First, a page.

Australia considers following African countries in biometric SIM registration to curb crime
The Morrison Government in Australia has introduced new regulations describing biometrics and multifactor authentication (MFA) technologies aimed to tackle fraud related to SIM-swap practices.
According to a post on the Morrison Government’s website, there were at least 510 incidents of reported fraud connected to SIM swap fraud between 1 January and 30 September 2021, for total losses of AU$4.68 million (US$3.47 million).
To prevent cases like this from happening in the future, the Australian government will deploy a variety of solutions utilizing MFA and biometrics, alongside government online verification services or documents in line with the Trusted Digital Identity Framework and the National Identity Proofing Guidelines.
“The Morrison Government is taking action to stop scammers and keep Australians safe,” wrote Minister for Communications, Urban Infrastructure, Cities and the Arts, the Honorable Paul Fletcher, MP.
“The use of [MFA] process[es] is an effective tool in addressing fraud because scammers might manage to steal one proof of identity such as your PIN, but they still need to obtain and use the other proofs of identity to access your account.”
The new regulations will come into effect on 30 June 2022.
Axon Wireless and LoginID partner on FIDO biometrics for SIMs
The partnership is aimed at reducing SIM swap fraud across MEA (Middle East and Africa), at a time of worrying rates in the region.
“[Our partnership with LoginID] will be a first for MEA”, explains Axon Wireless COO Romeo Pestana, COO. “Axon Wireless will utilize FIDO biometric security as a part of their digital onboarding services. LoginIDs SDKs make it simple to integrate and provide a highly scalable platform to support our current customer base, and growth into the future.”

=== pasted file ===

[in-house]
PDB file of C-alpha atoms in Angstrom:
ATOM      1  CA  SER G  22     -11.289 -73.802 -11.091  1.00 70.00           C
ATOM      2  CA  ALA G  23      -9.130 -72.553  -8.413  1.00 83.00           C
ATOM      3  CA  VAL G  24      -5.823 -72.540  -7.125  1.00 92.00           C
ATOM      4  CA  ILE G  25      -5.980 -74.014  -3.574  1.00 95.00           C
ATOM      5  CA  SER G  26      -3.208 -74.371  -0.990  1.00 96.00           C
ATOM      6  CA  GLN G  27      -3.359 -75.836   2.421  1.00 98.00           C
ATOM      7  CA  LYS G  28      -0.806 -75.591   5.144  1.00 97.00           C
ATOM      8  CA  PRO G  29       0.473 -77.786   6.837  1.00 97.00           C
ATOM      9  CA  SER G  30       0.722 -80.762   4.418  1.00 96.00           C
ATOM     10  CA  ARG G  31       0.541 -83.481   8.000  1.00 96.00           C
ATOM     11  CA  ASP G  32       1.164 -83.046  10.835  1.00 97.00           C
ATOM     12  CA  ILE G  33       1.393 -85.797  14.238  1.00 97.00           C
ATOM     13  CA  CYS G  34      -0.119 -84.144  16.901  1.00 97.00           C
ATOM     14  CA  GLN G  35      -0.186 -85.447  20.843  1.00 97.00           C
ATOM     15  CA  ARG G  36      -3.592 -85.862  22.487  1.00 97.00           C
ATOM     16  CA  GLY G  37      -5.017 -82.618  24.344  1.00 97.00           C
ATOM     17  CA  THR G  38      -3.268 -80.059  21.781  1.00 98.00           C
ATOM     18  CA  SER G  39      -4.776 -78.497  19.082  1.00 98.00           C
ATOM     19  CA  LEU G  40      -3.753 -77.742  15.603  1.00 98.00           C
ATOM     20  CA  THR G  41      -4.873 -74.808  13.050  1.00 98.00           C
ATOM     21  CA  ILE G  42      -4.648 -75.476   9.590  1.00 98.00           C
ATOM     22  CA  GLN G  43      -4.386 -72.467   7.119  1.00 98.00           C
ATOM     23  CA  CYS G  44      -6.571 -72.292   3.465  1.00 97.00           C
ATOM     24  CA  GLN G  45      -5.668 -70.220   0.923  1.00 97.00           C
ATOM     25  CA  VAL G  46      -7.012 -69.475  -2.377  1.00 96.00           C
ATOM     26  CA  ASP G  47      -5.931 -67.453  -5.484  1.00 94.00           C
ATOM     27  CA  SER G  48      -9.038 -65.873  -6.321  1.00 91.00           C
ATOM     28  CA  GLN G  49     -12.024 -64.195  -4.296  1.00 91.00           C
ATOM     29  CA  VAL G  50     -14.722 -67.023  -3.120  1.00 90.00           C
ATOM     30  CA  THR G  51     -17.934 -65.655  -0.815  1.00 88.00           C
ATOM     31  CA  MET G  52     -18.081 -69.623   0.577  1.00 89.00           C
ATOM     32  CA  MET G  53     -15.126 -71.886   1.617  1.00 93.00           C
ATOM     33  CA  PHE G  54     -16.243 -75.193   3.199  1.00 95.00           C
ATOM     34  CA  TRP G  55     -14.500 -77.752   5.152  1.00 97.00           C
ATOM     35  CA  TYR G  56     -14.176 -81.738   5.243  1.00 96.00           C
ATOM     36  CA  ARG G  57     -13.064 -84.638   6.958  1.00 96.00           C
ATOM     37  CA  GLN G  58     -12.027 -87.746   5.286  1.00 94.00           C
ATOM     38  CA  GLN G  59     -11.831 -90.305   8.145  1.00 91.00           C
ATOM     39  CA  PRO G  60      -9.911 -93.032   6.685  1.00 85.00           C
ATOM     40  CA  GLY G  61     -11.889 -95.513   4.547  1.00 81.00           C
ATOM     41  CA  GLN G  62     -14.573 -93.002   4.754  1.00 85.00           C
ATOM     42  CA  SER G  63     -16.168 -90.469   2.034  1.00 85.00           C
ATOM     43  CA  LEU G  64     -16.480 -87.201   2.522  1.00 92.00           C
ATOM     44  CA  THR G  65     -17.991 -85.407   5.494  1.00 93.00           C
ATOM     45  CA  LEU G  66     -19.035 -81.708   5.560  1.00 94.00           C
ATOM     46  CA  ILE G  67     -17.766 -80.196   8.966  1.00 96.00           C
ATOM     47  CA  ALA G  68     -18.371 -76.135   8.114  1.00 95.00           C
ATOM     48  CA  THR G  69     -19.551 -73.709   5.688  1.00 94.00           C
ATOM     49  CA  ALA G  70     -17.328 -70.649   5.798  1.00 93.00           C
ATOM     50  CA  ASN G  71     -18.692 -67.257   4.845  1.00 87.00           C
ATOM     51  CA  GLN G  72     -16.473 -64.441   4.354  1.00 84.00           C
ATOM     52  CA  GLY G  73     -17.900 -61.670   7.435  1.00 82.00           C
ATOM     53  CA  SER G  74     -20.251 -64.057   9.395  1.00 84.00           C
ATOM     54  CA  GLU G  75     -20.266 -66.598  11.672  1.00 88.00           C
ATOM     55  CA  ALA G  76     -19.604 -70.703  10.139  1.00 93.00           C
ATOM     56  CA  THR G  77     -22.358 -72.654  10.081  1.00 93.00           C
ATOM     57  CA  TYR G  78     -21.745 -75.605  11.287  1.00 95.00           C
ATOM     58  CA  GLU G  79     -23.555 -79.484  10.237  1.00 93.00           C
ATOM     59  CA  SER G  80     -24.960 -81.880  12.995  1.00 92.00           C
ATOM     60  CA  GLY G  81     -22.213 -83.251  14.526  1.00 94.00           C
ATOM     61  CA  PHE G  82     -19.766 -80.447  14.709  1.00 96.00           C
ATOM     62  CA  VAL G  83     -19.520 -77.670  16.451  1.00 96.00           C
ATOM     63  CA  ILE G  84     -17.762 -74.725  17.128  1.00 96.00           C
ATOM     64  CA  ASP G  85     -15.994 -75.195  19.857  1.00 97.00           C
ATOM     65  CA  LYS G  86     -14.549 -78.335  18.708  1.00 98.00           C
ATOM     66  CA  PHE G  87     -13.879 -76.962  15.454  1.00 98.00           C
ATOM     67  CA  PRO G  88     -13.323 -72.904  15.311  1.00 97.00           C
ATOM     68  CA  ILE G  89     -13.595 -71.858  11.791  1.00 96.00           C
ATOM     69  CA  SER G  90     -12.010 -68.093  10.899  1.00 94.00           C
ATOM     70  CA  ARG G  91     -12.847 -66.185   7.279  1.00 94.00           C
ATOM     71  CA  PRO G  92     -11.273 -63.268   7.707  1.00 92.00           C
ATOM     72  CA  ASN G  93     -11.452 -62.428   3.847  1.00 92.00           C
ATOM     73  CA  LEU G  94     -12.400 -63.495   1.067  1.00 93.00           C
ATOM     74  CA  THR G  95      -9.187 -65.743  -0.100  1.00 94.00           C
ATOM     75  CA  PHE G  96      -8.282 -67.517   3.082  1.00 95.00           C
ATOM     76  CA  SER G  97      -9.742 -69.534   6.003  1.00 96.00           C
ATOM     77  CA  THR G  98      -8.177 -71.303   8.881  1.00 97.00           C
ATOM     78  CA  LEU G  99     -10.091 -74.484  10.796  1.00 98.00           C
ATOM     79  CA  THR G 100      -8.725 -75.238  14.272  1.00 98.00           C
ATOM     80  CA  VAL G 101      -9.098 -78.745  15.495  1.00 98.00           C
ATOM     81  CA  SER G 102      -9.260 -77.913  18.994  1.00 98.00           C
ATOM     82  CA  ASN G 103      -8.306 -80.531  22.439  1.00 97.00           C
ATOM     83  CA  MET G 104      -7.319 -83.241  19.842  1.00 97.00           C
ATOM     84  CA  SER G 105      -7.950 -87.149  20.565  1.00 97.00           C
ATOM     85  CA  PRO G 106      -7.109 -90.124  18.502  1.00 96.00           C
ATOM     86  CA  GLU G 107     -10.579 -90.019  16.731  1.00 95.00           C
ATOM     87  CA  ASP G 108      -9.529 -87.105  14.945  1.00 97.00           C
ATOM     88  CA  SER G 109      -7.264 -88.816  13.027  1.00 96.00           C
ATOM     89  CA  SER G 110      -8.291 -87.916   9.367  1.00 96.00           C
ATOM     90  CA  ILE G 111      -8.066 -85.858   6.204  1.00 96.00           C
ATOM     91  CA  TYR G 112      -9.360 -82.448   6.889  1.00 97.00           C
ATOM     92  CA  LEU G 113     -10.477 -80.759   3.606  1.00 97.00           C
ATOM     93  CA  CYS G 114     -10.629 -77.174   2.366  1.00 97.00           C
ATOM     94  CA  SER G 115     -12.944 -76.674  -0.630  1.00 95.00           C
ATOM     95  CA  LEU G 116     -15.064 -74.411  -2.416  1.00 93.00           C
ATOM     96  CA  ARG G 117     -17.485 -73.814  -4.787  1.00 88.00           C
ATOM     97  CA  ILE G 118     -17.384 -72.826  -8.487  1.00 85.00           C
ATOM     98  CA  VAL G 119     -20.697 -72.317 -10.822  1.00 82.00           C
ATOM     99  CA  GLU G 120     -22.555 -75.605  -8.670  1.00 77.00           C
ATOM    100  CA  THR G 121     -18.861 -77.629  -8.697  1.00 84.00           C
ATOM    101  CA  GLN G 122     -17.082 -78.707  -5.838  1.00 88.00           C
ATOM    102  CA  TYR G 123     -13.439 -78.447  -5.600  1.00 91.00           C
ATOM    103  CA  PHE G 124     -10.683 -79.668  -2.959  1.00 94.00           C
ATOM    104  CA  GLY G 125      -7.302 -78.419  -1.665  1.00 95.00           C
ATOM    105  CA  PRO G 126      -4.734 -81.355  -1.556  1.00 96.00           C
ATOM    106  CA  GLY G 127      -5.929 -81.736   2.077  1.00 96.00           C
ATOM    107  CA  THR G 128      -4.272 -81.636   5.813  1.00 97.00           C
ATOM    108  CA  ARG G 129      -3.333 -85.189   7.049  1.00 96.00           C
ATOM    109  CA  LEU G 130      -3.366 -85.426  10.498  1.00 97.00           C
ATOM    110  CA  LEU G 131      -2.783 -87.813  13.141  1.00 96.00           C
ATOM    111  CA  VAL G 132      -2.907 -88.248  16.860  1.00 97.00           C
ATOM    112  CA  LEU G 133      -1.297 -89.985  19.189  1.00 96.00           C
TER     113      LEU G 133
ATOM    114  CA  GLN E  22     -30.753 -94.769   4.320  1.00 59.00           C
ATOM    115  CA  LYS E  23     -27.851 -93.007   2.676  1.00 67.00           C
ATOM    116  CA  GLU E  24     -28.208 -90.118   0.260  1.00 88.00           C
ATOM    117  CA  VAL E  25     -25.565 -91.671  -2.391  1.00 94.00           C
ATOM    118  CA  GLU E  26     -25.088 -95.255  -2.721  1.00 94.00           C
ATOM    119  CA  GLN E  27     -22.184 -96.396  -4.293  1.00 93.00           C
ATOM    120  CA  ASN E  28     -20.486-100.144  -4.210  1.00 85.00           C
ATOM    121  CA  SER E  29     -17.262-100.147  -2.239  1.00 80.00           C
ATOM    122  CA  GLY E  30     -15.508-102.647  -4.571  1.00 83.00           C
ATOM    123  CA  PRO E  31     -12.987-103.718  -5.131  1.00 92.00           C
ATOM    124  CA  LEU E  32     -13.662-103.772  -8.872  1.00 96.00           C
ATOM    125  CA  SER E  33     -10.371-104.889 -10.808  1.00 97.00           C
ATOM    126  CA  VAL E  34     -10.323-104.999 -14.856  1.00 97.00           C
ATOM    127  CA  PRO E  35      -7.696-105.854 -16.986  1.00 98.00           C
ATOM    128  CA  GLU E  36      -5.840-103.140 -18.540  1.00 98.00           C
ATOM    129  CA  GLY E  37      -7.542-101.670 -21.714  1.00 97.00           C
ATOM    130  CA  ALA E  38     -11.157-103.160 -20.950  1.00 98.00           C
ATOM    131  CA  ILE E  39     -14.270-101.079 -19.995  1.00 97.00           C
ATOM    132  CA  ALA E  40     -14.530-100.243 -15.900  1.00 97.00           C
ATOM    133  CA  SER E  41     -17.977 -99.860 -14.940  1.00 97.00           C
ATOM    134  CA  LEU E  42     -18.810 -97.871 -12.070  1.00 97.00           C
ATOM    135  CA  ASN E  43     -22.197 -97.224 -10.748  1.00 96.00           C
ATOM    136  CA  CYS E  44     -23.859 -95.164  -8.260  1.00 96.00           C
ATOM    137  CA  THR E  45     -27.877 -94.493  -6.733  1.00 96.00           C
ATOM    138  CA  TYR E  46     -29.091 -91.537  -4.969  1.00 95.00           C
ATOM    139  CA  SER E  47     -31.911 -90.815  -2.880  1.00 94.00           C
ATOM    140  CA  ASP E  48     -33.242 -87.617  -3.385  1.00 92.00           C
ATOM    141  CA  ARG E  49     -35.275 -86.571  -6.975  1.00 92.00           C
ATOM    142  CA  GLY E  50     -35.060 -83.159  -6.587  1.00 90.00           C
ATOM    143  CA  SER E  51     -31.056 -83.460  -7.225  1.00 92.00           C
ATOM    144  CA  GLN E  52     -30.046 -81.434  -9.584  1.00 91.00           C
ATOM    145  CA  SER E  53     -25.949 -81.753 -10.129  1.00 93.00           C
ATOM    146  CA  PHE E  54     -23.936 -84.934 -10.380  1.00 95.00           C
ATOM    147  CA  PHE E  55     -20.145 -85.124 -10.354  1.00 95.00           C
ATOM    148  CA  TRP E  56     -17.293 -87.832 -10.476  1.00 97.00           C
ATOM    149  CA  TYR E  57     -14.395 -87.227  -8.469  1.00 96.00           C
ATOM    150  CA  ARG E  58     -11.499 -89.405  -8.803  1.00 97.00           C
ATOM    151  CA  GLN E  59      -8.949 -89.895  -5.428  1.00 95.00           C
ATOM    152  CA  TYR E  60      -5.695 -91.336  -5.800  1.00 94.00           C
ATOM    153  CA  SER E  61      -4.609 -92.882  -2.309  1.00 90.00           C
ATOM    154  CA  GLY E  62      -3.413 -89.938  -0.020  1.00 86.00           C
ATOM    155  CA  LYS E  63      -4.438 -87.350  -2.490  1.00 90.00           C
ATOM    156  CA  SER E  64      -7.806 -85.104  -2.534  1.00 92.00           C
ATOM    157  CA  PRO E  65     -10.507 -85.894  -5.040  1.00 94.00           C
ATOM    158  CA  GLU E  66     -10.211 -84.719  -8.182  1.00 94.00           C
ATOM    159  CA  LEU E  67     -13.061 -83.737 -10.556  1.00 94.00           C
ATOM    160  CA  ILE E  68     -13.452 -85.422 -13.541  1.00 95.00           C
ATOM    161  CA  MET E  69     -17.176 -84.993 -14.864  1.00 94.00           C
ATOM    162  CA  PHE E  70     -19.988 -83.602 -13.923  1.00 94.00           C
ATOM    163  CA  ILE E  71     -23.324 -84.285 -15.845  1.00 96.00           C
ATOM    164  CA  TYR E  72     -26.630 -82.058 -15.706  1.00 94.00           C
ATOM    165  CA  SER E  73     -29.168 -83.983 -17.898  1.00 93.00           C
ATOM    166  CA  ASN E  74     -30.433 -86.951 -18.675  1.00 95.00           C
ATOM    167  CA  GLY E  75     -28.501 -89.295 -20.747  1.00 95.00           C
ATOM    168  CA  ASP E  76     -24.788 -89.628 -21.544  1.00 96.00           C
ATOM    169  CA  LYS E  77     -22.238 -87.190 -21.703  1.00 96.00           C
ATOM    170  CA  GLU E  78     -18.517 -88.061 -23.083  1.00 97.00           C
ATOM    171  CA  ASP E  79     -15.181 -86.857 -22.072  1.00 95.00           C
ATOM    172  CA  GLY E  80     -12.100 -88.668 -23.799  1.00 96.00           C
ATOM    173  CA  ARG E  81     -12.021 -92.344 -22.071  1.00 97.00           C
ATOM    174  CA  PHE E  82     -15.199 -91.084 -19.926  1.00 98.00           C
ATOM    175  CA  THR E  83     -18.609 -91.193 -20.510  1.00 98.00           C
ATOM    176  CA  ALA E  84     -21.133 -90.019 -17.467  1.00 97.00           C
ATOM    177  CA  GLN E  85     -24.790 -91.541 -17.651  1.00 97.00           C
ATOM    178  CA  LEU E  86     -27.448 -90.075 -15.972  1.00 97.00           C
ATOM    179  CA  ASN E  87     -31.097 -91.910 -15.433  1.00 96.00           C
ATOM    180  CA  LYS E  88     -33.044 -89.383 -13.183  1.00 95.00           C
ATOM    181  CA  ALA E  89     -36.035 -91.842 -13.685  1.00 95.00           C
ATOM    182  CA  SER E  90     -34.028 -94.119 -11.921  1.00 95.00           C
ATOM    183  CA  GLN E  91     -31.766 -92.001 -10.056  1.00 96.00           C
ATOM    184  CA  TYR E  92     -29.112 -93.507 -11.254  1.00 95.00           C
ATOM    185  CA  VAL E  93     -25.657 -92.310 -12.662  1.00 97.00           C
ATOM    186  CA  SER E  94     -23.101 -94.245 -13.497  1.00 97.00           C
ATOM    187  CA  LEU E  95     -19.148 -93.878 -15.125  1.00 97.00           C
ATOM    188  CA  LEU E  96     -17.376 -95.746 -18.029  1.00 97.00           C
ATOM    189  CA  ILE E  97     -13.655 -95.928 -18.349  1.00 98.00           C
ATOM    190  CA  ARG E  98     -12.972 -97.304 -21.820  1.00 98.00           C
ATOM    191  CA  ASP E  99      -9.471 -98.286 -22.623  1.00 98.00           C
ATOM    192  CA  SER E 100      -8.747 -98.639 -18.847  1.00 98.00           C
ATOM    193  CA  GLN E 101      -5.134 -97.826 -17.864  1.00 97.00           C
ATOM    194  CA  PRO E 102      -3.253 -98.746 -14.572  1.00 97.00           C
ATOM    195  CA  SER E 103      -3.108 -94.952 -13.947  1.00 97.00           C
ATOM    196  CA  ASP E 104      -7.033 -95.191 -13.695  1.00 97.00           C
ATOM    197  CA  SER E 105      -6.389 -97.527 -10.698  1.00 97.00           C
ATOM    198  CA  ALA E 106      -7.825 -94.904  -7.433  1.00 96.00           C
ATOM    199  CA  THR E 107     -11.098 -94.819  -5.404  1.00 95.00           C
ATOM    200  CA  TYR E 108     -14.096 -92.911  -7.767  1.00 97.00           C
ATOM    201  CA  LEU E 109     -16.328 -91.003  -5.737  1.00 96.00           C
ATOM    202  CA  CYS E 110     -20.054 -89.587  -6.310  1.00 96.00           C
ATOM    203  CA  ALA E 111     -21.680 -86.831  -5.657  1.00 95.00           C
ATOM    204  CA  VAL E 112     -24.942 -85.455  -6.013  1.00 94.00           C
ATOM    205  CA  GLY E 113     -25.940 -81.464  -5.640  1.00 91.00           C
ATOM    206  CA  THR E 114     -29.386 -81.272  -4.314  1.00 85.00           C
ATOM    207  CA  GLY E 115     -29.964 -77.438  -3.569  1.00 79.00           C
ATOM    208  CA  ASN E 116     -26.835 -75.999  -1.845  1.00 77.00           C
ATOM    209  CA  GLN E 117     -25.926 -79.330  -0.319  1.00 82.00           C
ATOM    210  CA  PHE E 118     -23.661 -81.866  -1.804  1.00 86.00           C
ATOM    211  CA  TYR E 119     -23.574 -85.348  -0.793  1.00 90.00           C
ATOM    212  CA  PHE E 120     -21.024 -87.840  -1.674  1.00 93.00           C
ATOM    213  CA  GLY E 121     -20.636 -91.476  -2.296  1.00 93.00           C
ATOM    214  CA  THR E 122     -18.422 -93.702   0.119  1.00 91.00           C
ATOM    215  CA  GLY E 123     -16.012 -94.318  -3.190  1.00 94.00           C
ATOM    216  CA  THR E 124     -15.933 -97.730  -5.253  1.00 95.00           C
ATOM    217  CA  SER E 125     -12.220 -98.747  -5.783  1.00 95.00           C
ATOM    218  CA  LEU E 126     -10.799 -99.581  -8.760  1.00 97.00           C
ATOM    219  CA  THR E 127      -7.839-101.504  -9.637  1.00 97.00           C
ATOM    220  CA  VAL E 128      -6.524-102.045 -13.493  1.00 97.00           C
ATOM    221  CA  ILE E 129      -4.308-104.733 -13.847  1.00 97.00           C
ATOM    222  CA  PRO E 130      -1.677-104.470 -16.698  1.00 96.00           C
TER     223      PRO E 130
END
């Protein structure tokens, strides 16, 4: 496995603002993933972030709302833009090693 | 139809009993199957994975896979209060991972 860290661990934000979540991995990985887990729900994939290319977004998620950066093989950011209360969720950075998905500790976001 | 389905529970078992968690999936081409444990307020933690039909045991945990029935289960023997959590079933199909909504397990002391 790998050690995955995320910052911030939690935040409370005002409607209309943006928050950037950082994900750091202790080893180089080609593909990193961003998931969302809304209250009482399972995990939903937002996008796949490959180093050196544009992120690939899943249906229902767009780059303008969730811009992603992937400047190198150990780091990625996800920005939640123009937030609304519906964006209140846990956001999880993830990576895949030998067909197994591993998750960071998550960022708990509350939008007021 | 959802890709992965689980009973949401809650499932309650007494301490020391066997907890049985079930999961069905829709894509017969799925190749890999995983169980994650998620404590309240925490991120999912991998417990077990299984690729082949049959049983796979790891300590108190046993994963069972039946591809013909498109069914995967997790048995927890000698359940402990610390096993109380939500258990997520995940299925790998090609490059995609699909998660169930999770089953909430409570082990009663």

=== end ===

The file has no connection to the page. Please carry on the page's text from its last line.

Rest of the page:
SIM disconnections increasingly common
According to Capacity, the Nigerian Economic and Financial Crimes Commission (EFCC) has insisted that all SIM cards must be linked to national identity numbers (NINs) after the government blocked 73 million SIM cards in an attempt to curb insecurity, extortion, and kidnapping. The move follows a partial block implemented earlier in the month, and a terrorist attack in which Al Jazeera reports online claims of the attackers calling the families of abduction victims to demand ransom.
The move by Nigeria also comes weeks after South Africa’s telecom regulator advised the government to require personal biometric identifiers to be included in SIM card records.
Along the same lines, the Zambia Information and Communications Technology Authority (ZICTA) recently claimed to have disconnected over two million SIM cards across the country on the basis that they were illegally registered, ITWeb reports.
The report from Al Jazeera asks why the phenomenon of large-scale SIM disconnection is happening in so many places in Africa, noting that 18,000 mobile accounts were switched off in Tanzania last year, and that Ghana has joined the list of countries registering the biometrics of SIM card owners.
There are SIM registration laws in 50 of Africa’s 54 countries, according to the report, but until recently, few have been enforced. The common ownership of multiple SIMs is complicating processes, and lackluster or absent data protection laws resulting in hesitancy to comply on behalf of mobile account subscribers.